Avian Influenza or bird flu is affecting the entire nation due to the number of large flocks destroyed.
Bird Flu is spreading
The United States Department of Agriculture (USDA) reported 223 detections of Bird Flu resulting in 48 million birds destroyed. The birds are raised in huge numbers in densely populated, unclean and inhumane living environments where viruses thrive. Once bird flu is detected in these conditions there is virtually no way to stop it other than to destroy the entire flock.
CNBC reports that two of the nations top egg producers account for over 16 million birds destroyed alone.
Industrialized farming is a cheap agricultural system that produces inexpensive food but it has it’s risks. When profits are threatened as with the bird flu virus, the solution is to wipe everything out, restock, raise prices and start the cycle again until the next inevitable epidemic.
It’s a chance the industry takes. It’s inhumane and creates destabilized pricing for the consumer.
The last reported case of bird flu was in June 2015 according to the USDA. So why are egg prices still unstable and on the rise? Because the industrial farm can not sustain it’s large flocks. Large industrial farms are faced with destroying entire flocks due to a small amount of infections. Nebraska destroyed nearly 4 million birds when the virus was detected in only 10. The process of restocking takes 12 to 18 months and those months are costly to the consumer. We can expect to pay the tab well into 2016.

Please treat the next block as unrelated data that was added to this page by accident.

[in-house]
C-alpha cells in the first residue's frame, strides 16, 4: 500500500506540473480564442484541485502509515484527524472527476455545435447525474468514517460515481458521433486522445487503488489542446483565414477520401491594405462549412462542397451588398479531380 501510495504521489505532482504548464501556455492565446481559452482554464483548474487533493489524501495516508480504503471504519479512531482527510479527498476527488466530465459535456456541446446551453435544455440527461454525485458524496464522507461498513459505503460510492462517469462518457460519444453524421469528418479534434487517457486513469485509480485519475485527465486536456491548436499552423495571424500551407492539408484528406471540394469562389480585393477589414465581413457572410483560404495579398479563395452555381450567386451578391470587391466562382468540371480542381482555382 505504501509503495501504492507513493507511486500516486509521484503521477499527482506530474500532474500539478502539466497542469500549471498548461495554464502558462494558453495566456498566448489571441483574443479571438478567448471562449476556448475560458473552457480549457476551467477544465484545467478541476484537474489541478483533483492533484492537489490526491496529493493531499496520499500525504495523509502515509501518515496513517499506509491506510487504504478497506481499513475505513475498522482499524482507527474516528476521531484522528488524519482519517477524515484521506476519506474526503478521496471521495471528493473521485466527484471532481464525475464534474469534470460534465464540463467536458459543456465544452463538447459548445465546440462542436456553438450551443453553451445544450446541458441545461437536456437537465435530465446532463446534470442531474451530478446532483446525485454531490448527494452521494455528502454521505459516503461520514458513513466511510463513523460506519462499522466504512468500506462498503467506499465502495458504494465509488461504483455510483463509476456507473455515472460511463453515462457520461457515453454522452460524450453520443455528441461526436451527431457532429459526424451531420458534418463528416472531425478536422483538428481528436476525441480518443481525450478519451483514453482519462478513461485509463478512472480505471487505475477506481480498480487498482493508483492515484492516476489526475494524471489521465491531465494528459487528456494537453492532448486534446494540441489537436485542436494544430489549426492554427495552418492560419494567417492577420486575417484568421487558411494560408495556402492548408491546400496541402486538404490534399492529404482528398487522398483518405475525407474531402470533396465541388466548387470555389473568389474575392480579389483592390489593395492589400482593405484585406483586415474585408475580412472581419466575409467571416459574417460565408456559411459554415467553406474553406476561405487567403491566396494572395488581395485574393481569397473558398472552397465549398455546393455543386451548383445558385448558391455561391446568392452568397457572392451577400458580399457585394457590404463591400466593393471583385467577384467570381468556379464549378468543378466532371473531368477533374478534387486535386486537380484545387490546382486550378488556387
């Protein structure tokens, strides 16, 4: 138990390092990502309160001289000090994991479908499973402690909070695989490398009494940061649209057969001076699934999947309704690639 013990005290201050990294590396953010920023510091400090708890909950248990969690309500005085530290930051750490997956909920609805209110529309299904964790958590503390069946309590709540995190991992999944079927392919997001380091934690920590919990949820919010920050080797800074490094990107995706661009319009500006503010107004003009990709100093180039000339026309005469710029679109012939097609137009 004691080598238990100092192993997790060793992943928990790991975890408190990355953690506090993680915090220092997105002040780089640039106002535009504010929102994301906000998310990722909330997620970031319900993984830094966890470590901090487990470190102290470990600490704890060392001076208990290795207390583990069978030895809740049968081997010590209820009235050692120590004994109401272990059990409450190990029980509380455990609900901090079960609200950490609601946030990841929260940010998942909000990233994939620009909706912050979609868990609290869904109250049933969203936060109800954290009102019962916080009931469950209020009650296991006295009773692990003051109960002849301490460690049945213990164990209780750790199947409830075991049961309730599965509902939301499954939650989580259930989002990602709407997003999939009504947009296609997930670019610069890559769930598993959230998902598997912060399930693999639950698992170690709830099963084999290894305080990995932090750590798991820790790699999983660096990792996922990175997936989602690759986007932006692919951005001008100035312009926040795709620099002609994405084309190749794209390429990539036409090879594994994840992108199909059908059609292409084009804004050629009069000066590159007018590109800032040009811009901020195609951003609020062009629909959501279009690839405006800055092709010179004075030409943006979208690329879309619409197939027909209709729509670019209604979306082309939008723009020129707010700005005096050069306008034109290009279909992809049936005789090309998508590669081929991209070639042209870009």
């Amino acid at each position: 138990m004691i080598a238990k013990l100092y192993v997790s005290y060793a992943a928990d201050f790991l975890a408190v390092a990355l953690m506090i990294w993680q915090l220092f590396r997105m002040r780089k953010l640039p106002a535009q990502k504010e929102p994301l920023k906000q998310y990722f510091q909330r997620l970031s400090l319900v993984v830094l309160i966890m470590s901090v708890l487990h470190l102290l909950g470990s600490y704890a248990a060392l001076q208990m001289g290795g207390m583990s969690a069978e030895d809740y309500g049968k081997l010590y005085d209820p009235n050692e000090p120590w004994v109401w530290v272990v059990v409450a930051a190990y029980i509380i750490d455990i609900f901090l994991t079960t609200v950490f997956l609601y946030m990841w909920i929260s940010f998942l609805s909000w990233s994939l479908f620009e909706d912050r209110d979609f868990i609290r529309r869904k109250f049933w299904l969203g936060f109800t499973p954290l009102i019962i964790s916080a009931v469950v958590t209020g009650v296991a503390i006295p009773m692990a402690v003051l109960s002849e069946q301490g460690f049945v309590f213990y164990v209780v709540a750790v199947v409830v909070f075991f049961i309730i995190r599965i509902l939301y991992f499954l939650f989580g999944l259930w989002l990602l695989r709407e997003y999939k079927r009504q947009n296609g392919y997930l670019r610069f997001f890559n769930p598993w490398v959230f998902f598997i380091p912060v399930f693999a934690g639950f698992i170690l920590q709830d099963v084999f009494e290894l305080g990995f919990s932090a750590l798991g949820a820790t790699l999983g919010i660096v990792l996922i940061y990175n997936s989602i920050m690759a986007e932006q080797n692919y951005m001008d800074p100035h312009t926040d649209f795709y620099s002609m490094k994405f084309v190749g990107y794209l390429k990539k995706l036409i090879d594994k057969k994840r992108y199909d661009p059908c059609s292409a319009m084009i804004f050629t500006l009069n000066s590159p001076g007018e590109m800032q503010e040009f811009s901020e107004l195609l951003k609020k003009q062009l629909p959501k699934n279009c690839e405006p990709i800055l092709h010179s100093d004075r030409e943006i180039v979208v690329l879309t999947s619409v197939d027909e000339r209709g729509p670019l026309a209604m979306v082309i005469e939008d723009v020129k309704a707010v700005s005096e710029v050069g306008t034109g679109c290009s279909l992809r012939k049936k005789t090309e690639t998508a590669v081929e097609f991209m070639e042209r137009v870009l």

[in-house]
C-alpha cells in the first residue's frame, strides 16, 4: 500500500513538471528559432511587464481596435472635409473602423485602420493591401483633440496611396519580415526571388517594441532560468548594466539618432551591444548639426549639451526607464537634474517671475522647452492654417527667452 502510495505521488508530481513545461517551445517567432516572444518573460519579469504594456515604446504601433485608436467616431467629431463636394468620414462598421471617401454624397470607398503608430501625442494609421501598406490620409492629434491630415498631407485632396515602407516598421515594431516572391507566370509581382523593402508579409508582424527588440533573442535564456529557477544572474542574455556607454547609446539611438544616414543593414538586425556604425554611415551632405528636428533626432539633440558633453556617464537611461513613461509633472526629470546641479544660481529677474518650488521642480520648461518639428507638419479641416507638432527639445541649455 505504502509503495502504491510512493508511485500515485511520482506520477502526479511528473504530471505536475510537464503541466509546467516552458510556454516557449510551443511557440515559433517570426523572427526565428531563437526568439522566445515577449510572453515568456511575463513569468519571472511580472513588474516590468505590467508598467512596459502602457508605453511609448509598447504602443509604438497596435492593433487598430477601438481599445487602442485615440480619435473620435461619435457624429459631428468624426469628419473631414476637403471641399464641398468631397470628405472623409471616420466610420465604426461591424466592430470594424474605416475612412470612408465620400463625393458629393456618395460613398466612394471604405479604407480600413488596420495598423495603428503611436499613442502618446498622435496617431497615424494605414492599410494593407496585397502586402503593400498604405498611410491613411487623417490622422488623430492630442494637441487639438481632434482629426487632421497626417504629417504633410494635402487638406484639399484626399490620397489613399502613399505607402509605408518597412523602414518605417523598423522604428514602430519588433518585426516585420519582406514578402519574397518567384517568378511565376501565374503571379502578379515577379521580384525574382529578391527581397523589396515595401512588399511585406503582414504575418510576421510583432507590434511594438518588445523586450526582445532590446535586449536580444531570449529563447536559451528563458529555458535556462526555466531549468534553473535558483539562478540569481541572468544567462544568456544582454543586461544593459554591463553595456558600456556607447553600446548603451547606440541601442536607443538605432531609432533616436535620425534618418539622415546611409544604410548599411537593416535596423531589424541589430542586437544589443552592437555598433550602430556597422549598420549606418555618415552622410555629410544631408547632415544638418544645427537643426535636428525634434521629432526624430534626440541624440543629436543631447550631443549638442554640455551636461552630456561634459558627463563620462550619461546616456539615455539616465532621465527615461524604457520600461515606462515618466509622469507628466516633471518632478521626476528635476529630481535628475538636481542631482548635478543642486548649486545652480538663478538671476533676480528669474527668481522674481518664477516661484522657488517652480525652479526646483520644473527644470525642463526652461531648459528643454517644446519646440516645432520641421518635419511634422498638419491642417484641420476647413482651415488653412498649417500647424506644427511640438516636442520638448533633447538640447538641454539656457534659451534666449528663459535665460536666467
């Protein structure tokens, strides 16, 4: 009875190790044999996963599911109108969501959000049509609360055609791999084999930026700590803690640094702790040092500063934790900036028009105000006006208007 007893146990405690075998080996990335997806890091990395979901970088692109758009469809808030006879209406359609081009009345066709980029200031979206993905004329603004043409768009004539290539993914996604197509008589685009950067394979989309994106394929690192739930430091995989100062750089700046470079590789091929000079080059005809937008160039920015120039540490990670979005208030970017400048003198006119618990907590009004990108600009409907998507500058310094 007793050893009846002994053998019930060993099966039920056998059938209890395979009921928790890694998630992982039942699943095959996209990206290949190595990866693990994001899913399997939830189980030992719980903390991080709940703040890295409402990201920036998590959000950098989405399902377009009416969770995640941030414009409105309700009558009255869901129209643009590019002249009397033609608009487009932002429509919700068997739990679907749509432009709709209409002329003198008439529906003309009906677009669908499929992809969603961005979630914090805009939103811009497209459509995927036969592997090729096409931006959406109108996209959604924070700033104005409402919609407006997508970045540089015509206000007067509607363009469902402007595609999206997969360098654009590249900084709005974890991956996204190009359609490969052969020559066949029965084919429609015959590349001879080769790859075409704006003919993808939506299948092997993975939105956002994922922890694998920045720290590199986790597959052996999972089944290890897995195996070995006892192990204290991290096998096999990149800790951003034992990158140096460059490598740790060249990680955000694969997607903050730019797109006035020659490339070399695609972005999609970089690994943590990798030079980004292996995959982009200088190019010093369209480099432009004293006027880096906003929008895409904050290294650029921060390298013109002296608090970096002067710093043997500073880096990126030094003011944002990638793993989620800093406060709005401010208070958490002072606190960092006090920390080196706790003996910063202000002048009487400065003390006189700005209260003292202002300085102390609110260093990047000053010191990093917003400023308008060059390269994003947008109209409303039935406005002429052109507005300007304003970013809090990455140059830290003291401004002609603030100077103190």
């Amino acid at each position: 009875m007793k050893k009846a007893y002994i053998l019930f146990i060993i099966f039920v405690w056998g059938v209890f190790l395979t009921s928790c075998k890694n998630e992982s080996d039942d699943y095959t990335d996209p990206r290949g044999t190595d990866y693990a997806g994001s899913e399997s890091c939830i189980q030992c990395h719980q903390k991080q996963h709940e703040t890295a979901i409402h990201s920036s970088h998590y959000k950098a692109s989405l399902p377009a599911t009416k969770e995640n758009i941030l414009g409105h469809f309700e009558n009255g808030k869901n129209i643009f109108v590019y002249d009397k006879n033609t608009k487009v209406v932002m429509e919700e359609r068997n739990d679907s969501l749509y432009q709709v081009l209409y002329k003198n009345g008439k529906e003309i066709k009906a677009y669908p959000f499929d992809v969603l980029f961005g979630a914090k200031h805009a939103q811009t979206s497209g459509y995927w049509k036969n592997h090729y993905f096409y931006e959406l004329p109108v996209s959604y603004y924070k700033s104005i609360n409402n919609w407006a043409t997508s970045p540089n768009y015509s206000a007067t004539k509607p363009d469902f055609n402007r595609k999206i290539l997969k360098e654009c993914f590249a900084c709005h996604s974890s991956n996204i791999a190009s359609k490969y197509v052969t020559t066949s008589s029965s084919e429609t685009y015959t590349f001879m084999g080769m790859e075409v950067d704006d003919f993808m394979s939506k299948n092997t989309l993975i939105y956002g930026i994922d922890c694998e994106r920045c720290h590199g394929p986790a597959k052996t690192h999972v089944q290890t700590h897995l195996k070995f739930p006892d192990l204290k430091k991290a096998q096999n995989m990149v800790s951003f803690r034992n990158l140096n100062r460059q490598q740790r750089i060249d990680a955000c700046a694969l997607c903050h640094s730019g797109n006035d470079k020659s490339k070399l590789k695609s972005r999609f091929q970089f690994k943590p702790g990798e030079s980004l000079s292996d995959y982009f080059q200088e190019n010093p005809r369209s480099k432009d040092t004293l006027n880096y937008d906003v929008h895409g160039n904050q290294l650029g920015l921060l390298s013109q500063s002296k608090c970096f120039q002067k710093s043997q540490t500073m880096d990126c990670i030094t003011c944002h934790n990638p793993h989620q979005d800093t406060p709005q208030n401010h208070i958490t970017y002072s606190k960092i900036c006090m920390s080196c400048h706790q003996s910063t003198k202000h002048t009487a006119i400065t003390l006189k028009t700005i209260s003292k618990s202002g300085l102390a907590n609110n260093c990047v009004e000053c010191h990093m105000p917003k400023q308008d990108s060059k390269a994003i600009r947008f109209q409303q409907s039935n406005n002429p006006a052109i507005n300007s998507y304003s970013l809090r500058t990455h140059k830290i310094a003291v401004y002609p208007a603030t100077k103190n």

On the other hand, responsible Family Farmers practice sustainable farming methods in smaller batches. Yes, it is more expensive to the farmer but, family farms have a far better chance of avoiding an epidemic and other health risks simply because they have smaller flocks in better living conditions. In addition, the farmer is more attentive to the needs of each animal. Most family farmers still handle tasks by hand and understand better the health and needs of the animal.
No farm is immune. Bird flu can be spread by wild and commercial fowl. However a family farm stacks the deck in it’s favor to offer stable pricing. Look at the grocery chains and you will find prices up everywhere while a farm like C&D Family Farms in Knox, Indiana has not raised the price of eggs one penny.
Crystal Nells of C&D explains, “Do we need to rise prices? No. Our farms take precautions and can manage the birds they have. We are able to keep our prices predictable for the customer”.
Get to know your local farmer and get to know how the animal is raised. Knowing that the animal population on the farm is sustainable will go a long way in understanding prices even in time of uncertainty.